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Old 10-03-17, 07:38 AM   #5
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Quote:
Originally Posted by HDIDAVE407 View Post
It was an elderly couple who owned the car before me. In the last four years the cars only covered approx 1k miles looking at the past mot certs.
That's not good. Diesels need good long runs. Short shopping trips put undue pressure on the DPF system and dual mass flywheel clutch.

If there's any way you can reject the car, I'd give that some serious consideration.
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Old 10-03-17, 07:59 AM   #6
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I agree low miles and diesels is a bad combination they are best suited to high miles and regular use.

Water in fuel sensors are very unreliable and most cars dont even have them anyway its unlikely you do have any real amount of water in your fuel or car would run badly

As storeman says burn the fuel off and refill a small amount of water is normal due to condensation build up filling up on cold and rainy days etc
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Old 10-03-17, 09:41 AM   #7
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Thank you Gibbo and reliable406, The used car dealer gave me a six month warranty so i think i'm covered in case of any malfunction. I did report the problem on the first day i had the car and the used car dealer is trying to get to the bottom of it for me. I do cover quite a few miles each day going to and from work so hopping with the advice from storeman it might correct it's self! I'm just worried about any damage being caused to the engine eg rust and a massive repair bill once the warranty ends! Many thanks David
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Old 10-03-17, 10:09 AM   #8
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I don't think a rusty engine is a real prospect. If there is a lot of water, the engine would not run. A little water will just turn to steam and do no harm.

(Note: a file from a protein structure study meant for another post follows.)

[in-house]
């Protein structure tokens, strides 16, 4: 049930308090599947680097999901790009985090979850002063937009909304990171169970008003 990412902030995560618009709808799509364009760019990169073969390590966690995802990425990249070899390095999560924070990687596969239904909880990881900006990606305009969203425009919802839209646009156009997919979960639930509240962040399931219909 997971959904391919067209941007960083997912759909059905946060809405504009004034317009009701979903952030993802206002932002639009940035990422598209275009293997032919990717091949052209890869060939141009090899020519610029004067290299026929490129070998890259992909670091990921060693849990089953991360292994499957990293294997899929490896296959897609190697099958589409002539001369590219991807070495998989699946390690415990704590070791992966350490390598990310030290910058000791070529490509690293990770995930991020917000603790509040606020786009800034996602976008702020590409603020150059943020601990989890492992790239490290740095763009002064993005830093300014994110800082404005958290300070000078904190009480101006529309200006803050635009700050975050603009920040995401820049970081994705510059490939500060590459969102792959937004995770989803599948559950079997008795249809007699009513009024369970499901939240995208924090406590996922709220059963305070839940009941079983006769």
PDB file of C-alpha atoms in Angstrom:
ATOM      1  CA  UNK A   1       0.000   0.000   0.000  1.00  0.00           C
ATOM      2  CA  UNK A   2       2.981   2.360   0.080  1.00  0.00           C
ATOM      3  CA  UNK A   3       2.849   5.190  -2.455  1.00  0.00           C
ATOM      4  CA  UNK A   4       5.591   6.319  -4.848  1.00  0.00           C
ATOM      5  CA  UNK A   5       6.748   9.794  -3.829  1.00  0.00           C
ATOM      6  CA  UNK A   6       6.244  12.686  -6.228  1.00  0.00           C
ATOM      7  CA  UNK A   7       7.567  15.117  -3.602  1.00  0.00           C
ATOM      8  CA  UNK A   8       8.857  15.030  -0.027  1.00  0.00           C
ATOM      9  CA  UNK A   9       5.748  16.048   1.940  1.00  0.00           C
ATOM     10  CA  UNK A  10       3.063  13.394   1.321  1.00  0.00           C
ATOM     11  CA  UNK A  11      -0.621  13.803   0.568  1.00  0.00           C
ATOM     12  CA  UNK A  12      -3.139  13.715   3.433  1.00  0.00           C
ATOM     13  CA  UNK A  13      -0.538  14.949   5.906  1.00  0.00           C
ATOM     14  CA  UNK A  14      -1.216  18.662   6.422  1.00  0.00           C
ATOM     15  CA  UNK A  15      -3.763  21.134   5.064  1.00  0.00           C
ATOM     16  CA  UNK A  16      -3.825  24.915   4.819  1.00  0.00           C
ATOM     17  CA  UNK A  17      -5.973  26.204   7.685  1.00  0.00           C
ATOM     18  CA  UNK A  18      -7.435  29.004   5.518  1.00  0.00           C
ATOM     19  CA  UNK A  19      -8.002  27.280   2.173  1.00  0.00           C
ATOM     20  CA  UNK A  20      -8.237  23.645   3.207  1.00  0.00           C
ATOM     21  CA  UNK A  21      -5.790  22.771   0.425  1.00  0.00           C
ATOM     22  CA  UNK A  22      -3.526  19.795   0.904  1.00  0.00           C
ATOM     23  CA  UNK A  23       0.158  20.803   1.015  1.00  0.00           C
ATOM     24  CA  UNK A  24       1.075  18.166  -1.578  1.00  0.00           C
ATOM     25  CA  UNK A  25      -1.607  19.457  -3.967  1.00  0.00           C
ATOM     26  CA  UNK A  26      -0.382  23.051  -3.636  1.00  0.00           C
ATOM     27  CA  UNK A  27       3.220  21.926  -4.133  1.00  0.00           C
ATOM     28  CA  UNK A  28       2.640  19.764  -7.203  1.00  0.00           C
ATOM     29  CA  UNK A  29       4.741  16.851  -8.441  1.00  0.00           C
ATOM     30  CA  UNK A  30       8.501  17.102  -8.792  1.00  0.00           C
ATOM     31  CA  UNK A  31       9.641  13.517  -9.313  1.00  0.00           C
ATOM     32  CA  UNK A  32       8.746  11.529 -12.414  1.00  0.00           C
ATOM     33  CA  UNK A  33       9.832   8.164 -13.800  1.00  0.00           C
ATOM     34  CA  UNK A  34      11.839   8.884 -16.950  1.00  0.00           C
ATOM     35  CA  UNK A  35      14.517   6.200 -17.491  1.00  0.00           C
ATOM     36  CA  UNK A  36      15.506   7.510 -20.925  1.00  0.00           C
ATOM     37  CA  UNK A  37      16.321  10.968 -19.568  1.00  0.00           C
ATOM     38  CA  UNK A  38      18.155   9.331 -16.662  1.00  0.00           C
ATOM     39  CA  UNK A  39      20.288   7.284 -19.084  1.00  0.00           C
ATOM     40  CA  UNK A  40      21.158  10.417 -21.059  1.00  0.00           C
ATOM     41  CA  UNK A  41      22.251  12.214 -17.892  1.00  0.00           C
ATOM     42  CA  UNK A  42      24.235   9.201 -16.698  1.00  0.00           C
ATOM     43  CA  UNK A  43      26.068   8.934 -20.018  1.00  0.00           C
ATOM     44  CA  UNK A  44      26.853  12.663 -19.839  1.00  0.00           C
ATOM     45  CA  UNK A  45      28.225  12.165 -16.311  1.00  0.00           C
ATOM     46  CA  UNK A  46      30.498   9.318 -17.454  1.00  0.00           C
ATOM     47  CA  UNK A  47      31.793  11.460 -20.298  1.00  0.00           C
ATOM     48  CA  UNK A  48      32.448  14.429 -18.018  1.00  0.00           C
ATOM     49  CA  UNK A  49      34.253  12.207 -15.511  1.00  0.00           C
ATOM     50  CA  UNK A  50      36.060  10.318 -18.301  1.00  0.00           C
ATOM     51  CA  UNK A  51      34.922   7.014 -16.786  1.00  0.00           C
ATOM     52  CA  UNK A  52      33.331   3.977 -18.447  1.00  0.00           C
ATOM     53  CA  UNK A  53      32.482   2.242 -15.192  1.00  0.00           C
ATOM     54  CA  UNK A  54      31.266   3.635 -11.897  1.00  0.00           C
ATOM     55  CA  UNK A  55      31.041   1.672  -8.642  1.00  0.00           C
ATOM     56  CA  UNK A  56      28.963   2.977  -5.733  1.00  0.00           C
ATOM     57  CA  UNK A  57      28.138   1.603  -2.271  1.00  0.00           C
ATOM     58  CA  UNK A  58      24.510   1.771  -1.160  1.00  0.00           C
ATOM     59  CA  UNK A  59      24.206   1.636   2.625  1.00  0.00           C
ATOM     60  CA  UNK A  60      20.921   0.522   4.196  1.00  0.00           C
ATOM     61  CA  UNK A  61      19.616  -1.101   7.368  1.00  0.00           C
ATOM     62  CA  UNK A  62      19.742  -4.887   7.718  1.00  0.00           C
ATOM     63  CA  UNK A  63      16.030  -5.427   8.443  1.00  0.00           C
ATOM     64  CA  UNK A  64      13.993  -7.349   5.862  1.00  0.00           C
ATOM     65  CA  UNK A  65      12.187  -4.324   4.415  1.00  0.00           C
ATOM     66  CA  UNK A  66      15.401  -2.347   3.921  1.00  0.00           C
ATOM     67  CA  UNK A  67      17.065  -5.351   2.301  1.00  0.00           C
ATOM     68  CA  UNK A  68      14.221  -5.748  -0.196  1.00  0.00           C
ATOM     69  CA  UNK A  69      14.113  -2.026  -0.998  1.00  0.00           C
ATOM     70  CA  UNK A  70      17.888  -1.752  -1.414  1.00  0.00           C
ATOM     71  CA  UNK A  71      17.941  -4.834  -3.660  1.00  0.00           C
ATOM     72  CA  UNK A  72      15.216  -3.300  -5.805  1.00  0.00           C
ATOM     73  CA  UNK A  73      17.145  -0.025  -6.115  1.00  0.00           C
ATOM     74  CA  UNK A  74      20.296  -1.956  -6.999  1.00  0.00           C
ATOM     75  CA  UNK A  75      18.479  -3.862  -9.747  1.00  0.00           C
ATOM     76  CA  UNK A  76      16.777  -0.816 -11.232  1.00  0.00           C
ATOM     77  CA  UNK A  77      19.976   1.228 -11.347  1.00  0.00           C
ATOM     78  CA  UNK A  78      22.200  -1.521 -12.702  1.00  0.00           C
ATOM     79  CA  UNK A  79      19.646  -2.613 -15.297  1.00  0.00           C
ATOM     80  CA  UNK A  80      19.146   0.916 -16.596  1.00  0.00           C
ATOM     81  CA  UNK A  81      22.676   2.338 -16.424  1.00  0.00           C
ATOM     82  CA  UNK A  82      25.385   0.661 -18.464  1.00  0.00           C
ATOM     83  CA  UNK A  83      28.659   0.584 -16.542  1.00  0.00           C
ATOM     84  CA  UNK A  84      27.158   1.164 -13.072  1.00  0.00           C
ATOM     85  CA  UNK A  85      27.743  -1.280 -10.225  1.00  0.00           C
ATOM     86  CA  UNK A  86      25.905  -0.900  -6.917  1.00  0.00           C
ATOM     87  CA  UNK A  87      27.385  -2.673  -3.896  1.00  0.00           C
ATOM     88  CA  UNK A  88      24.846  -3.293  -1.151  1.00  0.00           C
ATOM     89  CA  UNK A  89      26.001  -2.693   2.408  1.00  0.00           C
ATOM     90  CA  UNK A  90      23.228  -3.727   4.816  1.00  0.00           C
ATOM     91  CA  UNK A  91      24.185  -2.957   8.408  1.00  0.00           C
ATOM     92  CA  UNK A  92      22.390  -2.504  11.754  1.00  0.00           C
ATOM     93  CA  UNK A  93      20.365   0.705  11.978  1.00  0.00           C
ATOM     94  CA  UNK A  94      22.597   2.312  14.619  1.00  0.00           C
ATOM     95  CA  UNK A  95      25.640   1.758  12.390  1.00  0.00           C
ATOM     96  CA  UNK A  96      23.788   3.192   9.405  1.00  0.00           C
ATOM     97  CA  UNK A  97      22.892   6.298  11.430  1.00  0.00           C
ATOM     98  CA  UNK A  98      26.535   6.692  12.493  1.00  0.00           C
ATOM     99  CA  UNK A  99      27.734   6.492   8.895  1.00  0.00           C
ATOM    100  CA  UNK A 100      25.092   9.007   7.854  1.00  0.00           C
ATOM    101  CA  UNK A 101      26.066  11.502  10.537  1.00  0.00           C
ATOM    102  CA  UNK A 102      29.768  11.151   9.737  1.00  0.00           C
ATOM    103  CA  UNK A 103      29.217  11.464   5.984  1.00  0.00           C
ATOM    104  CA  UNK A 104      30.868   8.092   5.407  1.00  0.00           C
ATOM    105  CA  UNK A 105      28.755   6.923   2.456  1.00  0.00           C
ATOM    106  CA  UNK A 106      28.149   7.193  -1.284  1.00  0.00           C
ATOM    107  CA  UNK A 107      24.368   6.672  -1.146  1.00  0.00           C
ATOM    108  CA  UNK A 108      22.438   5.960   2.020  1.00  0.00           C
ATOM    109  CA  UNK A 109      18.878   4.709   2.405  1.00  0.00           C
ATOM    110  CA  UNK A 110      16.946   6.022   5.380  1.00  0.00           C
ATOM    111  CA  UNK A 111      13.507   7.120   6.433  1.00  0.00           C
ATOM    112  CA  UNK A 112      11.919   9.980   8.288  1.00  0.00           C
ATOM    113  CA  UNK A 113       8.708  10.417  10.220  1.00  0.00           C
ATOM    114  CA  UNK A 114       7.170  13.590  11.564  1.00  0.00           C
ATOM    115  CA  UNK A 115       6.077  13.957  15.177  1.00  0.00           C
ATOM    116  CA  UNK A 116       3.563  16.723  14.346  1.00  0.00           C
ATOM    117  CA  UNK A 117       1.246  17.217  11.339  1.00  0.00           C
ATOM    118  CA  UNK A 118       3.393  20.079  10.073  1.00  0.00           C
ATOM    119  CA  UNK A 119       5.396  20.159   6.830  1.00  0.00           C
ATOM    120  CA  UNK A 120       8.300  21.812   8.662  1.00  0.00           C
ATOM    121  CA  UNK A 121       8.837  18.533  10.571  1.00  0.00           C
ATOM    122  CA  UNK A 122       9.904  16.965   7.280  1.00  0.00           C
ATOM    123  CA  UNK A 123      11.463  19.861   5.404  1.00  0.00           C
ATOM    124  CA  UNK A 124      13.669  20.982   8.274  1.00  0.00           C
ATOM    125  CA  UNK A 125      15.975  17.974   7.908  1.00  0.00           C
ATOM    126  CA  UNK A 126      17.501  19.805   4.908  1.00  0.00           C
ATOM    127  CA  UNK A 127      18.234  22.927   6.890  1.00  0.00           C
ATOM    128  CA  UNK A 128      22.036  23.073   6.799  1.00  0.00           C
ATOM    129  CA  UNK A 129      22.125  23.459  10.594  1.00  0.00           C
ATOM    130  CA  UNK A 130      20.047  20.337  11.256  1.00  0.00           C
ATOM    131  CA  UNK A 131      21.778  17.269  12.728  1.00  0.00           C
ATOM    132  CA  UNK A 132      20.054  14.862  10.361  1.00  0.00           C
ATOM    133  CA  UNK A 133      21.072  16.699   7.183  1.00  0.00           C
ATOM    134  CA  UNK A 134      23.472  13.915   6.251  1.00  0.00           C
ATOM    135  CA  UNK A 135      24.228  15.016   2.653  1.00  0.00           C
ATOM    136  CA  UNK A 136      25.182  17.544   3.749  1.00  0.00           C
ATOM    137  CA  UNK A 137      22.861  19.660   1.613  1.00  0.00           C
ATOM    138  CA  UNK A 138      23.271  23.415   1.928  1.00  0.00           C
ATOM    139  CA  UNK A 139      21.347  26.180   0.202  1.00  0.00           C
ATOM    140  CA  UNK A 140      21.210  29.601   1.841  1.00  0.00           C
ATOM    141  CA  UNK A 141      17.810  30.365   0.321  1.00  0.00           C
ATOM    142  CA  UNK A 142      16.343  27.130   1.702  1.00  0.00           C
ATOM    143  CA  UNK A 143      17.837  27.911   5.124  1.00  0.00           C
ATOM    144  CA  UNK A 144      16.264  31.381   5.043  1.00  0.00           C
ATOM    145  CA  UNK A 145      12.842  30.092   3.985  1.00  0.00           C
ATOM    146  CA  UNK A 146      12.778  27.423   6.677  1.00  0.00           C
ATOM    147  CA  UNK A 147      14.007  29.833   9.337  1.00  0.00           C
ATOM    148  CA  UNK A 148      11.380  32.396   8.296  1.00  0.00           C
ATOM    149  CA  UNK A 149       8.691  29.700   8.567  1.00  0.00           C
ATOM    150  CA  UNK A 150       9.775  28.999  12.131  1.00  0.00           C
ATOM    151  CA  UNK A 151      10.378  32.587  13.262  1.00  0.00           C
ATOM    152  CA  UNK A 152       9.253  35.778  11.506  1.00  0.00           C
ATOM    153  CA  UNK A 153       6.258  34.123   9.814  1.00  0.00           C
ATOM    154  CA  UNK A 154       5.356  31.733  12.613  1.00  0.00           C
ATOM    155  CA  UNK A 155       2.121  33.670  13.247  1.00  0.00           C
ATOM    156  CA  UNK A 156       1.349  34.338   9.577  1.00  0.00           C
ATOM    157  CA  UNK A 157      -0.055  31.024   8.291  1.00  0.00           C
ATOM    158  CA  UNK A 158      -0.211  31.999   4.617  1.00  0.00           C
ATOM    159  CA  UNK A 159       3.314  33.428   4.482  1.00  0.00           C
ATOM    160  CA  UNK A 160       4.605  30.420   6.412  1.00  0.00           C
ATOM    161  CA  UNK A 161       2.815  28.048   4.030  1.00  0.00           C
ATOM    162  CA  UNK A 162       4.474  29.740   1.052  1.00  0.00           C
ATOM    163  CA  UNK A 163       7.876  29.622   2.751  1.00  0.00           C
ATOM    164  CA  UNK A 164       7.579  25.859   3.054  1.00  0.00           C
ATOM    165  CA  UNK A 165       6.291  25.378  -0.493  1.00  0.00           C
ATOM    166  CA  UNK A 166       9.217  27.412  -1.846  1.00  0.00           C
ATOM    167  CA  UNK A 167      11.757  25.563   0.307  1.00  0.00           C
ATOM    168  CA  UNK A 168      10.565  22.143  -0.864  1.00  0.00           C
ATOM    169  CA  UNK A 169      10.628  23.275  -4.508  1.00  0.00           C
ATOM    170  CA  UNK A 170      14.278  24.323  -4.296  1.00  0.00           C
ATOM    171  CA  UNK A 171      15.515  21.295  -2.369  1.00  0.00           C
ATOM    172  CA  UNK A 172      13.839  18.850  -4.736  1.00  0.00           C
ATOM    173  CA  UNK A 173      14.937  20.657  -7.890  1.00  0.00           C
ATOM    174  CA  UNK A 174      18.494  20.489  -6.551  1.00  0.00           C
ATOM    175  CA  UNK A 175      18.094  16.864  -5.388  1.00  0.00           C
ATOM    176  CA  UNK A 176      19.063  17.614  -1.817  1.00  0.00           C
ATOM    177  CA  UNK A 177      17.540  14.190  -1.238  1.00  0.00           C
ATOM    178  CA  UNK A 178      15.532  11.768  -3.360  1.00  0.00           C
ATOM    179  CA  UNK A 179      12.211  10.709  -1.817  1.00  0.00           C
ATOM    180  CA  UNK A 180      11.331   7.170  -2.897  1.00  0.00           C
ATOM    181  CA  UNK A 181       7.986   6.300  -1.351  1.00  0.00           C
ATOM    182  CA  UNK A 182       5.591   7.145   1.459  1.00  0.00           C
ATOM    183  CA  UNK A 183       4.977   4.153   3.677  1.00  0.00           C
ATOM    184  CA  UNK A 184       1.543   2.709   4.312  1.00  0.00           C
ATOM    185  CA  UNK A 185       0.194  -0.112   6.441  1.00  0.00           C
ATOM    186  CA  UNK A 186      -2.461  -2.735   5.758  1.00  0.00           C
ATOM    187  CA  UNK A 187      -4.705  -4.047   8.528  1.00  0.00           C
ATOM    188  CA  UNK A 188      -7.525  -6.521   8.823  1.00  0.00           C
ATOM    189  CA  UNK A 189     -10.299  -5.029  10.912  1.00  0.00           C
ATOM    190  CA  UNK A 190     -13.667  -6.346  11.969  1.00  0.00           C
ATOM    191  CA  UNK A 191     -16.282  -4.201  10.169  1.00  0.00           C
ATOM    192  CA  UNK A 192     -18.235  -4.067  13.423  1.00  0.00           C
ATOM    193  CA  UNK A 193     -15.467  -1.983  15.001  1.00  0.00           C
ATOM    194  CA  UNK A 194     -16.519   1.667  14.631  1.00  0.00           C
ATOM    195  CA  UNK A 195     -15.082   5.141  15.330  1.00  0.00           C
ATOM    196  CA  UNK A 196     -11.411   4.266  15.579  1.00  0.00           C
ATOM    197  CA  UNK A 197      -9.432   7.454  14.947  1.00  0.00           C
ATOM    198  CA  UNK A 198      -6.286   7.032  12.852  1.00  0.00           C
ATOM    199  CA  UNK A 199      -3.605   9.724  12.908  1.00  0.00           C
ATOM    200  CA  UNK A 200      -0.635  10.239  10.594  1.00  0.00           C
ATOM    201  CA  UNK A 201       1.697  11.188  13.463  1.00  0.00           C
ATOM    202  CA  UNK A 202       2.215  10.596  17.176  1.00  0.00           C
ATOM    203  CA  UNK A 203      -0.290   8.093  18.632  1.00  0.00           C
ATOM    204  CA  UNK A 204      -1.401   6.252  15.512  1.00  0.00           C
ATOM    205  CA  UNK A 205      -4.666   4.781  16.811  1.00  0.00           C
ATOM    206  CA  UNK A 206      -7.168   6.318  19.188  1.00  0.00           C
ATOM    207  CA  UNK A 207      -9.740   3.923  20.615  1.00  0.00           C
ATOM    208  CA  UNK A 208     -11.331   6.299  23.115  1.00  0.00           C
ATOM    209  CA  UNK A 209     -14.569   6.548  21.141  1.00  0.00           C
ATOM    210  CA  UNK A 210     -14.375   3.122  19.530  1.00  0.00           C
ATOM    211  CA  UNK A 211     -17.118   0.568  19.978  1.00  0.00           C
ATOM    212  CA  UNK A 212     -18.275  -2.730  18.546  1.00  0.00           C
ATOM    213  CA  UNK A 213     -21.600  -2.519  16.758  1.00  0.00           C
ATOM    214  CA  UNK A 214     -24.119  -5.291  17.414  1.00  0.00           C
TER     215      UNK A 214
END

On a foggy day, water is taken in with the air and does just that. Some drivers note that the engine actually seems to be more powerful under those conditions - this is because the fuel/air "charge" is cooled by the formation of steam, which improves efficiency. In fact, water injection is a standard method of boosting engines, and was used in some WWII fighters.
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Old 10-03-17, 11:11 AM   #9
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The water IF there is any wont cause rust as it also needs air for rust to form and there is no air in the fuel pipes well not normally

Most of the fuel system is plastic anyway so little chance of rust water can damage the pump and injectors but it would need enough water to affect running to be a problem.

Ifs far more likely the sensor is telling porkies
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Old 10-03-17, 11:53 AM   #10
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The used car dealer gave me a six month warranty so i think i'm covered in case of any malfunction.
Sadly, things like DPFs and exhausts & EGR valves aren't covered and classed as "wear and tear".